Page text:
Given the poor structure in the interior, you are most likely to trigger a storm slab with a chance of it stepping down to a persistent slab. The interior region, and even some parts of the intermountain region, have a persistent weak layer that has the potential to release the entire season’s snow pack in a very large, catastrophic avalanche. This persistent weak layer is going to be put to the test with the adding up snow load over the next week.
This may be what happened in the large chute on the east face of Mt. Tiekel. It was reported to have avalanched (D2.5) March 28th with in the last 24 hours with dirt in the debris.
Find more photos and observations at the bottom of the page. Sharing your observations creates an informed community.
Recent Avalanche Activity
Continental (Interior) Specific:
Poor visibility have limited observations during the storm. Today’s clearing will allow for a look around. Please share any avalanche activity you see.
- March 31: skier triggered size D2 avalanche at 3500′ North aspect. 40-60cm storm slab failed on buried near surface facets with a old windslab as the bed surface. A possible sympathetic released lower on the same slope, with a crown depth 60-100cm, harder slab.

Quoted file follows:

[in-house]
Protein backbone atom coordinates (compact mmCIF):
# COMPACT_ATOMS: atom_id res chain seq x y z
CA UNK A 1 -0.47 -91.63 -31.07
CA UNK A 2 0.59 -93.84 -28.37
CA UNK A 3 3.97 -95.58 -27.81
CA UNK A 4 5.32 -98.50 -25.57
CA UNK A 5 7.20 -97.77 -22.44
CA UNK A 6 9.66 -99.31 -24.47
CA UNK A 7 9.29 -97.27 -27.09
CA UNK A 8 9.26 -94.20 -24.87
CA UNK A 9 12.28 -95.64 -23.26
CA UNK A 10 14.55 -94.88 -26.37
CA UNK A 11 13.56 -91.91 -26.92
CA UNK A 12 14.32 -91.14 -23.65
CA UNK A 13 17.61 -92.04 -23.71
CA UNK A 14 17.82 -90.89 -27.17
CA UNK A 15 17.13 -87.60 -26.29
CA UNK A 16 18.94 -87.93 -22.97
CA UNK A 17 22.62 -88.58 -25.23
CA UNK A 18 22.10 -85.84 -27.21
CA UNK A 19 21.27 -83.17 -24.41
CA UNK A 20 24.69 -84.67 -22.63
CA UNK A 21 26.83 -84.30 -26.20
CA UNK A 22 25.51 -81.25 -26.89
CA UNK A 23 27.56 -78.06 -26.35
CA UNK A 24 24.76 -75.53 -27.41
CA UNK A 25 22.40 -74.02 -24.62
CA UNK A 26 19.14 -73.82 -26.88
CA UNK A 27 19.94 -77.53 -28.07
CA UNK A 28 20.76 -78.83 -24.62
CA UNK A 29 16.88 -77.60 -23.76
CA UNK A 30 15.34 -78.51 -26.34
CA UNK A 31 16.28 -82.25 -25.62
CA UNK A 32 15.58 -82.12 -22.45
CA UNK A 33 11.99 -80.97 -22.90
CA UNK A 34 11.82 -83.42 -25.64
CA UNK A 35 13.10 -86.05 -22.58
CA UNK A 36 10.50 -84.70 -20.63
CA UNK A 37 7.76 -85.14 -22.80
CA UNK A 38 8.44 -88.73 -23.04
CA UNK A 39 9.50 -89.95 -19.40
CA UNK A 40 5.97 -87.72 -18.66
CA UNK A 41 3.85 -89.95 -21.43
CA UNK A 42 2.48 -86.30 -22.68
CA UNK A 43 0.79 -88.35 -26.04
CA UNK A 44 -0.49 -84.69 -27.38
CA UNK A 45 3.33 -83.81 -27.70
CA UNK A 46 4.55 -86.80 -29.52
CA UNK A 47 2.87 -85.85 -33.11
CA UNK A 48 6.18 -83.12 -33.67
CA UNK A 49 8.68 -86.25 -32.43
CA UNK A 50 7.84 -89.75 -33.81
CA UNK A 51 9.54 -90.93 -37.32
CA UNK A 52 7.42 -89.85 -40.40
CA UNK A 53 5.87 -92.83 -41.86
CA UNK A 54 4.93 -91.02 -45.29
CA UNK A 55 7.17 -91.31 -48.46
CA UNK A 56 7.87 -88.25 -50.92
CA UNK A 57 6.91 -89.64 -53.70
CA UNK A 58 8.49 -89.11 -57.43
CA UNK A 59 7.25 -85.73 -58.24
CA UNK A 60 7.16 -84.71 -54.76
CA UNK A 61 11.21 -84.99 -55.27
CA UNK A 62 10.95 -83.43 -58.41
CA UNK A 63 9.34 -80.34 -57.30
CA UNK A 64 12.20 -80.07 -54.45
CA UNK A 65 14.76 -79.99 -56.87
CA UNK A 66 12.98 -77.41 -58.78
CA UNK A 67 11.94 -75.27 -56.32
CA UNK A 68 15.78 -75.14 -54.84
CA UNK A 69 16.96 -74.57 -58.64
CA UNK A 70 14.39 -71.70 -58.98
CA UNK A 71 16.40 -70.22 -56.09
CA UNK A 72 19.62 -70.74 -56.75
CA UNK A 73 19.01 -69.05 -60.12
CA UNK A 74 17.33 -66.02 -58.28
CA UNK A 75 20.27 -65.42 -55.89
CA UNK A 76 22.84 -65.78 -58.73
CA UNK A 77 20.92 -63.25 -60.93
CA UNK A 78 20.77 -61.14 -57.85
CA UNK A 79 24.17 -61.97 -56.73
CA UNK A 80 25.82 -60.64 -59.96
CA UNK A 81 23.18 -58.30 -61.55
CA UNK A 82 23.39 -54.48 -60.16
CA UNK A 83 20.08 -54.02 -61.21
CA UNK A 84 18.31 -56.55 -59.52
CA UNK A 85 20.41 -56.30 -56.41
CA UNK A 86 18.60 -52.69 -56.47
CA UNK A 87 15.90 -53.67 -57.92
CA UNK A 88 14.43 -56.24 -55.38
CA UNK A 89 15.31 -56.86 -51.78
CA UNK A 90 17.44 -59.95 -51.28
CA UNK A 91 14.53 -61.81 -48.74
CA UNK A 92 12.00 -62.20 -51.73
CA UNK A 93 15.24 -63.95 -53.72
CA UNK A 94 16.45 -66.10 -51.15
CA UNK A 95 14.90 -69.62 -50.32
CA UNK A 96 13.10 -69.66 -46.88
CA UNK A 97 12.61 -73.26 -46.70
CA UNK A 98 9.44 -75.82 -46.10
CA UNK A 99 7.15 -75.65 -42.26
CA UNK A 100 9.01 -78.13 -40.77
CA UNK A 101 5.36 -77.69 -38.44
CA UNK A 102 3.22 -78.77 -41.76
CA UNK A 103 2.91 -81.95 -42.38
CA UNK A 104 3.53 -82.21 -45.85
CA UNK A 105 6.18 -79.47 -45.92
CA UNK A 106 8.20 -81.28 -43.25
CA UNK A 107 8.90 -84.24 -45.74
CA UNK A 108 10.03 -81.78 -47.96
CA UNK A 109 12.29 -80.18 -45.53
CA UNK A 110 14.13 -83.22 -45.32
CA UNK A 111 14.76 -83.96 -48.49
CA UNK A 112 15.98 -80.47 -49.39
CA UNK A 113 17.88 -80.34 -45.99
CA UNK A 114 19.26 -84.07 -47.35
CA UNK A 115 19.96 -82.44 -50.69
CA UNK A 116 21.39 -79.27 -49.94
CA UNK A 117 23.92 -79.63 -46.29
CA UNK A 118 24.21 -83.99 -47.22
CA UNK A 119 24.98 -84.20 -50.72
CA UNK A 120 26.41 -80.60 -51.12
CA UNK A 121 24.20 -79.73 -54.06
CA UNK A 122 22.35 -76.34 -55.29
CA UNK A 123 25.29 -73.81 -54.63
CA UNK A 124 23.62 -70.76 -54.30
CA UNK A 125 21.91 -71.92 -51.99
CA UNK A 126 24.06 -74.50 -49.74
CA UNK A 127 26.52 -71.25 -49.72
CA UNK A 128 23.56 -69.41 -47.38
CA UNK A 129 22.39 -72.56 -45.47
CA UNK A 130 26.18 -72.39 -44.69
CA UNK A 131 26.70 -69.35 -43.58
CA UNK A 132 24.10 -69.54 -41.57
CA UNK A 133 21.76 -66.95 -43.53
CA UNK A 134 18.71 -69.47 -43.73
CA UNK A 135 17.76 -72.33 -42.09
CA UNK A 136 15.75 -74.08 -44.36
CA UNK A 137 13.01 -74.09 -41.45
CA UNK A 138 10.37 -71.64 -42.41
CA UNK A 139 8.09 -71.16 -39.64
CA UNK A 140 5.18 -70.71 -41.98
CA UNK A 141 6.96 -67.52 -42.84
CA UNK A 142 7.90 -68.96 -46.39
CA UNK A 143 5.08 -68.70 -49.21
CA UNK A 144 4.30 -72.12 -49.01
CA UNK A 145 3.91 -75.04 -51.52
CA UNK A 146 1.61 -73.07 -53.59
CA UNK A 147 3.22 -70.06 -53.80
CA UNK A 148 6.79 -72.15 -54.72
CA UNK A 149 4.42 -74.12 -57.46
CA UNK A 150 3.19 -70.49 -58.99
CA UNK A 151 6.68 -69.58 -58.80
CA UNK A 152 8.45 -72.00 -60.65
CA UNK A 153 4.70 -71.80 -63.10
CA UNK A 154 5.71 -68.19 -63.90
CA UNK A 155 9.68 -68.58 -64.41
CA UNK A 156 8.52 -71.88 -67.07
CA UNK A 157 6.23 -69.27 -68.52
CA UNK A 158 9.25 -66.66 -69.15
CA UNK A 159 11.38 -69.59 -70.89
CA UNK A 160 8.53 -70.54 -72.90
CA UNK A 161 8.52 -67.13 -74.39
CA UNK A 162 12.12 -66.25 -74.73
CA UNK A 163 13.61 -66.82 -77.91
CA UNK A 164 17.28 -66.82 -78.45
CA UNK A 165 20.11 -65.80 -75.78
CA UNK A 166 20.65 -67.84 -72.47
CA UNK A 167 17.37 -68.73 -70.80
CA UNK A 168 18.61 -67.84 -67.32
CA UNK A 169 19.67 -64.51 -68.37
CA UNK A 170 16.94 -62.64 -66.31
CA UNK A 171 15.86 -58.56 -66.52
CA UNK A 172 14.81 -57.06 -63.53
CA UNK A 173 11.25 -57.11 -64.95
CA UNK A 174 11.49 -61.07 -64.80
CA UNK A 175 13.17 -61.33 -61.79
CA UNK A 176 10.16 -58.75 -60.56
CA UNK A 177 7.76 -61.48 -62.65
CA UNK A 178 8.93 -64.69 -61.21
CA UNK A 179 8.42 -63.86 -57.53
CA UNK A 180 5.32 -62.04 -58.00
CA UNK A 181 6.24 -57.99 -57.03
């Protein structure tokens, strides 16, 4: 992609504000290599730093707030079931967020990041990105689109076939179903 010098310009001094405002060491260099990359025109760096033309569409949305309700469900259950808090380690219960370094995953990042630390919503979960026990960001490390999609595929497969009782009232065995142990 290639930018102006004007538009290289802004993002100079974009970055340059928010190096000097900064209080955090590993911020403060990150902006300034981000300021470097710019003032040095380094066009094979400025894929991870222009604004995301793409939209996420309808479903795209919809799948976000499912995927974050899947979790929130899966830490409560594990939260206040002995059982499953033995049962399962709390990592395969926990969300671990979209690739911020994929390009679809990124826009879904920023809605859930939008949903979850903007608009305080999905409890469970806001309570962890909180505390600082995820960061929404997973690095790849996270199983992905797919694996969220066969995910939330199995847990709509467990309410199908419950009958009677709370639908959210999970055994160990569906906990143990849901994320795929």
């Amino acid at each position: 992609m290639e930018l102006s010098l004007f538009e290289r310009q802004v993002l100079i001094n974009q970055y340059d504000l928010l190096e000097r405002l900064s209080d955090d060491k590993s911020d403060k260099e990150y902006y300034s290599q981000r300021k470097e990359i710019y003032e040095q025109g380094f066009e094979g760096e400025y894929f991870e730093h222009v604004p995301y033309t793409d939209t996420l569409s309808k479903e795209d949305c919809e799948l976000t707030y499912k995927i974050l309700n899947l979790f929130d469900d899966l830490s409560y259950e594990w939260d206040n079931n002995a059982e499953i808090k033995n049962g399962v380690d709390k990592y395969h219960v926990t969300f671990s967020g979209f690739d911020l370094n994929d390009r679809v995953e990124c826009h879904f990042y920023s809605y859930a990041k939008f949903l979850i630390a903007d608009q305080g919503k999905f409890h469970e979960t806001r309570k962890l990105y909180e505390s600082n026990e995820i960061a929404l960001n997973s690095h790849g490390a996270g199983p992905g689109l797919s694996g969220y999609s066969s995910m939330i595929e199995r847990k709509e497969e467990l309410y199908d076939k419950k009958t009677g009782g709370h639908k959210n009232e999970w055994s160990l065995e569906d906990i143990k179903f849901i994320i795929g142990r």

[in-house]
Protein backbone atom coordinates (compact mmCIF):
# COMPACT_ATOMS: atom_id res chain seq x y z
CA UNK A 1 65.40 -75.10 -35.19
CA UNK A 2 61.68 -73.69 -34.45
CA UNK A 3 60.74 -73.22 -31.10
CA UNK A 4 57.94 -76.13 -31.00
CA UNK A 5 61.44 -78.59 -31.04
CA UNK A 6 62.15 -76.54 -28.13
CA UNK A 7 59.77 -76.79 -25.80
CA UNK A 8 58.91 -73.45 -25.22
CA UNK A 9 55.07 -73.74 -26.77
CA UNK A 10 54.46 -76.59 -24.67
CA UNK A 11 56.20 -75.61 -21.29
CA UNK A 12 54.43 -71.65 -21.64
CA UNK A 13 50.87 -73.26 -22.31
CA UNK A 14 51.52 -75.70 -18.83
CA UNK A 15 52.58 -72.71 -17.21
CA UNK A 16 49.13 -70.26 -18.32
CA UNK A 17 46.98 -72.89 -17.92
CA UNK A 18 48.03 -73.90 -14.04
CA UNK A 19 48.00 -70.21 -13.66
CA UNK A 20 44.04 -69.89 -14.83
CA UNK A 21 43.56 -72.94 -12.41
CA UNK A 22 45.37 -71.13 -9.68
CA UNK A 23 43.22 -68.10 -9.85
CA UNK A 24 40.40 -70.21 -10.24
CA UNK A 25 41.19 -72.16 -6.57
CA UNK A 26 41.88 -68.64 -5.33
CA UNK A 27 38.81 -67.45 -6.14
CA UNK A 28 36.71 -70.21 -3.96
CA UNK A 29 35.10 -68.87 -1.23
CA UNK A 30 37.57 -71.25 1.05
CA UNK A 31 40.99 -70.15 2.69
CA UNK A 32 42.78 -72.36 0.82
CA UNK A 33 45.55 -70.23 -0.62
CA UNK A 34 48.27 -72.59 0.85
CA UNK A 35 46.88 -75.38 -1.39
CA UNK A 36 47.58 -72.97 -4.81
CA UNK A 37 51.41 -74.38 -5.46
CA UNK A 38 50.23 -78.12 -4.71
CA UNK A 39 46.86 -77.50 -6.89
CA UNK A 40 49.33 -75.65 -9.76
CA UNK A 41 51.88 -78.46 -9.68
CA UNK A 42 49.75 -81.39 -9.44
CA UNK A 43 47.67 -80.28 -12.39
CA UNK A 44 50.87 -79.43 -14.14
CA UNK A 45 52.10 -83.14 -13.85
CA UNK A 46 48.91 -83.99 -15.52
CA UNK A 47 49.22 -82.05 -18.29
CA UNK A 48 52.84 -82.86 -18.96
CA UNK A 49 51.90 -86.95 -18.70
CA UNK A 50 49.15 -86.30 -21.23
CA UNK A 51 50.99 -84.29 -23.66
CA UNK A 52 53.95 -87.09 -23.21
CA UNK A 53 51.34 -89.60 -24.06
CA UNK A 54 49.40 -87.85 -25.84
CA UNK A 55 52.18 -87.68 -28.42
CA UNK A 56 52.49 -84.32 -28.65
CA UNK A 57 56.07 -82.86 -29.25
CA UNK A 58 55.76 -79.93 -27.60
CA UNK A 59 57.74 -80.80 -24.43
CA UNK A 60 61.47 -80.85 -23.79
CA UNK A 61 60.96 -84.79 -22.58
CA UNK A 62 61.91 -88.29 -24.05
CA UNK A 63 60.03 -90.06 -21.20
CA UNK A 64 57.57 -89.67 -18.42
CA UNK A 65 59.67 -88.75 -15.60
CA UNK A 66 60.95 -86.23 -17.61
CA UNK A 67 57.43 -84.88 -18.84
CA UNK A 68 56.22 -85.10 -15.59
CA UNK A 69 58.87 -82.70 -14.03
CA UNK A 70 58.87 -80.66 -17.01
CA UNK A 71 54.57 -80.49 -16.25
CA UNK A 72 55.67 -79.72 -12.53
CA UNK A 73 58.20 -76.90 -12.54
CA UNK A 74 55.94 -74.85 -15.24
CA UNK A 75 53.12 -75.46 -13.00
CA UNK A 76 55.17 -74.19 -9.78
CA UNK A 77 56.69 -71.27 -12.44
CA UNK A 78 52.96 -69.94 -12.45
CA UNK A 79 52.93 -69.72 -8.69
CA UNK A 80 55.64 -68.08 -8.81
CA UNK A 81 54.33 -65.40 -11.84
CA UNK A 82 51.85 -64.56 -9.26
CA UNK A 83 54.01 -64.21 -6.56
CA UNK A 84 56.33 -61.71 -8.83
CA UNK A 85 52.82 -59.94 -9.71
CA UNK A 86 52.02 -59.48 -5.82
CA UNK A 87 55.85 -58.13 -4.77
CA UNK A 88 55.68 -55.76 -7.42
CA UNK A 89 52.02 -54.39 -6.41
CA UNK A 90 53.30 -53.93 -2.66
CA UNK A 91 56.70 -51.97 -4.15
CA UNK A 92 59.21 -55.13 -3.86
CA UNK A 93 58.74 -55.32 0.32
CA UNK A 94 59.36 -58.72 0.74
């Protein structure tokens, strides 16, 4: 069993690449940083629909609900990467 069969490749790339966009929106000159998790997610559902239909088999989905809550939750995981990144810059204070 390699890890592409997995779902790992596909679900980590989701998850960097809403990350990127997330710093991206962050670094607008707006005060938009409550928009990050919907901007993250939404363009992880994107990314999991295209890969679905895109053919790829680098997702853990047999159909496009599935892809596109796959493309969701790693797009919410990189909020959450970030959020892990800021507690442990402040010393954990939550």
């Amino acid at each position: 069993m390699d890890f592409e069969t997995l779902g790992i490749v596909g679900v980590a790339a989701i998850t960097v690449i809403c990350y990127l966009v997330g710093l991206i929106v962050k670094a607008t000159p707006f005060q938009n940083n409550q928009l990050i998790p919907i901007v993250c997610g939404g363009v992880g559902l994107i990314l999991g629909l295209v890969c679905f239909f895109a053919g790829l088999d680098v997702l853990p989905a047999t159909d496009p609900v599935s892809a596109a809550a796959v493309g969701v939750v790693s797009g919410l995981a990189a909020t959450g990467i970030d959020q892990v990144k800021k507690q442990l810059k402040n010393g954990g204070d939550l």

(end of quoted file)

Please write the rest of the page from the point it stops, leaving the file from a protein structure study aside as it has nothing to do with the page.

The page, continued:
- March 28: The large chute on the east face of Mt. Tiekel release a D2.5 avalanche which dusted the highway
- March 25: reports of upper elevation (>4500′ elevation) human triggered windslab to size D1.5 to a foot thick releasing off steep slopes, mostly in the Maritime to Intermountain areas
- March 24: significant collapses, as large as whole basins whumphing, in areas on the northerly and easterly outreaches of our Inter-mountain zone, and into the Continental zone.
See Maritime Zone for updated weather.
Additional Info & Media
- Northeast Prince William Sound NWS Weather Forecast
- Middleton Island Radar for Valdez area
- GOES Alaska water vapor satellite loop
- NOAA NWS Recreational spot forecast for Thompson Pass
- Thompson Pass MP 25.7 RWIS weather station 2740′ (Mesowest)
- Valdez Marine Ferry Terminal weather station sea level
- Nicks Happy Valley above MP 30 weather station 4200′ (scroll to Nicks Valley)
- Upper Tsaina River Snotel near MP 32 1750′
- Sugarloaf Snotel 551′
- Above Valdez Glacier Cryosphere program weather station 6600′ <map here>
- Valdez Blueberry Weather Plot observations (scroll to bottom: Valdez City)
- More Mountain Weather resources for Alaska
- GFS 16 Day Model for Valdez
- Model Average Meteogram for Valdez
SNOW CLIMATE ZONES:
- Maritime (Coastal) – from the Port of Valdez to Thompson Pass, all waters flowing into Valdez Arm and everything south of Marshall Pass.
- Inter-mountain (Transitional) – between Thompson Pass and Rendezvous Lodge.
- Continental (Interior) – the dry north side of the Chugach (north of 46 Mile, including the Tonsina River).
Photo of Thompson Pass
Interactive Map of Valdez Forecast Areas w/ Many Resource Layers (Trevor Grams)
NEWS: Our region is “one of the snowiest places on earth” – Serendipity / Rendezvous snowfall record set in 1963 <here>.
Free smart phone avalanche forecasts at: http://www.